Monday, July 24, 2006
Two new art works for your viewing pleasure today--the shark picture is by my daughter, Jemma (you can see more of her work on our joint web site, www.salume.org). This piece is now hanging in the Foster City Community Center show. It's not a very new painting, but it sure looks cute in the show.
The leaf picture is the one I showed you recently "in progress"--I finished it this weekend. It's a large one, about 30 inches by 40 inches. After I painted the entire thing, I had to paint over the background areas with a light purple glaze to give it more depth. That took awhile!
Monday, July 17, 2006
I went to a painting workshop in Sonoma last weekend, and decided to start a new, smaller painting as the huge leaf painting is just too large to lug around. Here is a picture of it "in progress"--you can see that it's like filling in the pieces of a jigsaw puzzle. I do small areas at a time, and try to at least get enough painted so I can concentrate on the shapes, not just the outlines.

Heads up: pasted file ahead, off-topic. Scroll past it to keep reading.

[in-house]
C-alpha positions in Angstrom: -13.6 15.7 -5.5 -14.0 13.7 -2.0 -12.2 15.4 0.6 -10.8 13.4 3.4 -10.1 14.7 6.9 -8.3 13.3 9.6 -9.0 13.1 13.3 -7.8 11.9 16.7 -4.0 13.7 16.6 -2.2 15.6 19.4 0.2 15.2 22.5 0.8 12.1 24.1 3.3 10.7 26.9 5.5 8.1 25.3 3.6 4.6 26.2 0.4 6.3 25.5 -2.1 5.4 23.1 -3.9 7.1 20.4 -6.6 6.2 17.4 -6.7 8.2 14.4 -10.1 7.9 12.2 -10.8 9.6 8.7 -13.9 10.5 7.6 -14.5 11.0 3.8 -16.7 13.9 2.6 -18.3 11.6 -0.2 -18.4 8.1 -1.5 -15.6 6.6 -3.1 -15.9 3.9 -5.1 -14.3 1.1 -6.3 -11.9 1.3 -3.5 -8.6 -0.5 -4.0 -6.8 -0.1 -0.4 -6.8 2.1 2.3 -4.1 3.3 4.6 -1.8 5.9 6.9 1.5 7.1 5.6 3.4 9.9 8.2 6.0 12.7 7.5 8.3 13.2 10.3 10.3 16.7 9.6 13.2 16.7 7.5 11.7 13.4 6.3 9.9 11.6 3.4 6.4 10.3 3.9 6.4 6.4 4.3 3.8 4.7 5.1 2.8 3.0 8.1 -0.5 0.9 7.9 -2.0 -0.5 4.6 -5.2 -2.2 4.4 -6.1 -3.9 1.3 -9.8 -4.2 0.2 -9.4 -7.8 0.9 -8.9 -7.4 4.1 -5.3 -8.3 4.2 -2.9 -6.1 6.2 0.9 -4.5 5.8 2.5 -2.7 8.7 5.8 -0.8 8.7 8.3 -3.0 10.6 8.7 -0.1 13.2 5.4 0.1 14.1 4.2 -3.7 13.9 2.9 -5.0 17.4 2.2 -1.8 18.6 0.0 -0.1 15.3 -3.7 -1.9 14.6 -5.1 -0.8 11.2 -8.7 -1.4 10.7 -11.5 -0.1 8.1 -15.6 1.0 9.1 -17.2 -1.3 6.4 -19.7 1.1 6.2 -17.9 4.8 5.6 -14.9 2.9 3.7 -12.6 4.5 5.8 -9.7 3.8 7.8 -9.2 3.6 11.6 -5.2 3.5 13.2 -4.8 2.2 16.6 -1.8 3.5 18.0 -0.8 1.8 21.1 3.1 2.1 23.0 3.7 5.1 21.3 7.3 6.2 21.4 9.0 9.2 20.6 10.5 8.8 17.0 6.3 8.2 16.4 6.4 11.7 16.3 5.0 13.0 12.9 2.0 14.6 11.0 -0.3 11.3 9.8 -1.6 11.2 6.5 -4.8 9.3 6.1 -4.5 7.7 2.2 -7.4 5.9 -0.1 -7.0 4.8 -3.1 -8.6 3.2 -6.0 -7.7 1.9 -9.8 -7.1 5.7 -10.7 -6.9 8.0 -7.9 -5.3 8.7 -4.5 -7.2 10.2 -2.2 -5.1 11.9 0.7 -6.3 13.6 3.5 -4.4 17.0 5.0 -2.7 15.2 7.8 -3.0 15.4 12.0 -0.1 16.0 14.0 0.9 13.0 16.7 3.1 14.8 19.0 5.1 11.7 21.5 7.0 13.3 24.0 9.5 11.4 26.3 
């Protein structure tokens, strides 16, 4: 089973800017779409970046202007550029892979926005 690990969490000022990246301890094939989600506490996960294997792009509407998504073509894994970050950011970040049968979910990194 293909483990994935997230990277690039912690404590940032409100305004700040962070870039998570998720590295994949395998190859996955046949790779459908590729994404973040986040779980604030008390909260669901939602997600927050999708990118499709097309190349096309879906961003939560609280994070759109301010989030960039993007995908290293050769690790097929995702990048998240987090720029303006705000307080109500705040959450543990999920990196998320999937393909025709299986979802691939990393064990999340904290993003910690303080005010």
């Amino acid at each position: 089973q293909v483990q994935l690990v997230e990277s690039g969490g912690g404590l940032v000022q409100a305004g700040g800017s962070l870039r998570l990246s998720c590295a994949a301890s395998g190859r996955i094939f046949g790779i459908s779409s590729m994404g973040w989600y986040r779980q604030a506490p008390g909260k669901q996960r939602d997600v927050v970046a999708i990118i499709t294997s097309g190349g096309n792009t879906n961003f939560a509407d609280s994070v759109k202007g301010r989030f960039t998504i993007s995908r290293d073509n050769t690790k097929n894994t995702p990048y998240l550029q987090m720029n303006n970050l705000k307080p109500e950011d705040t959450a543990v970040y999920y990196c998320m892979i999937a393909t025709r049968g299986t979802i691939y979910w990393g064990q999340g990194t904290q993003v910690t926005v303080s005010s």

Before I got into my "dried leaves" painting series, I did a lot of flowers and shells, on white and spattered backgrounds. This is one of the spattered backgrounds. I drew the roses from life, instead of taking a photo first like I do now. This meant I had to paint it in one session before the roses wilted.
Sunday, July 09, 2006
Now you can see a large watercolor "in progress"--I took a photo of these leaves on the ground at the Honolulu Zoo. Enlarged them on my computer and then transferred the design using Saral paper (it's like carbon paper--you put it on top of the blank paper, put the photocopy on top, and trace the shapes.)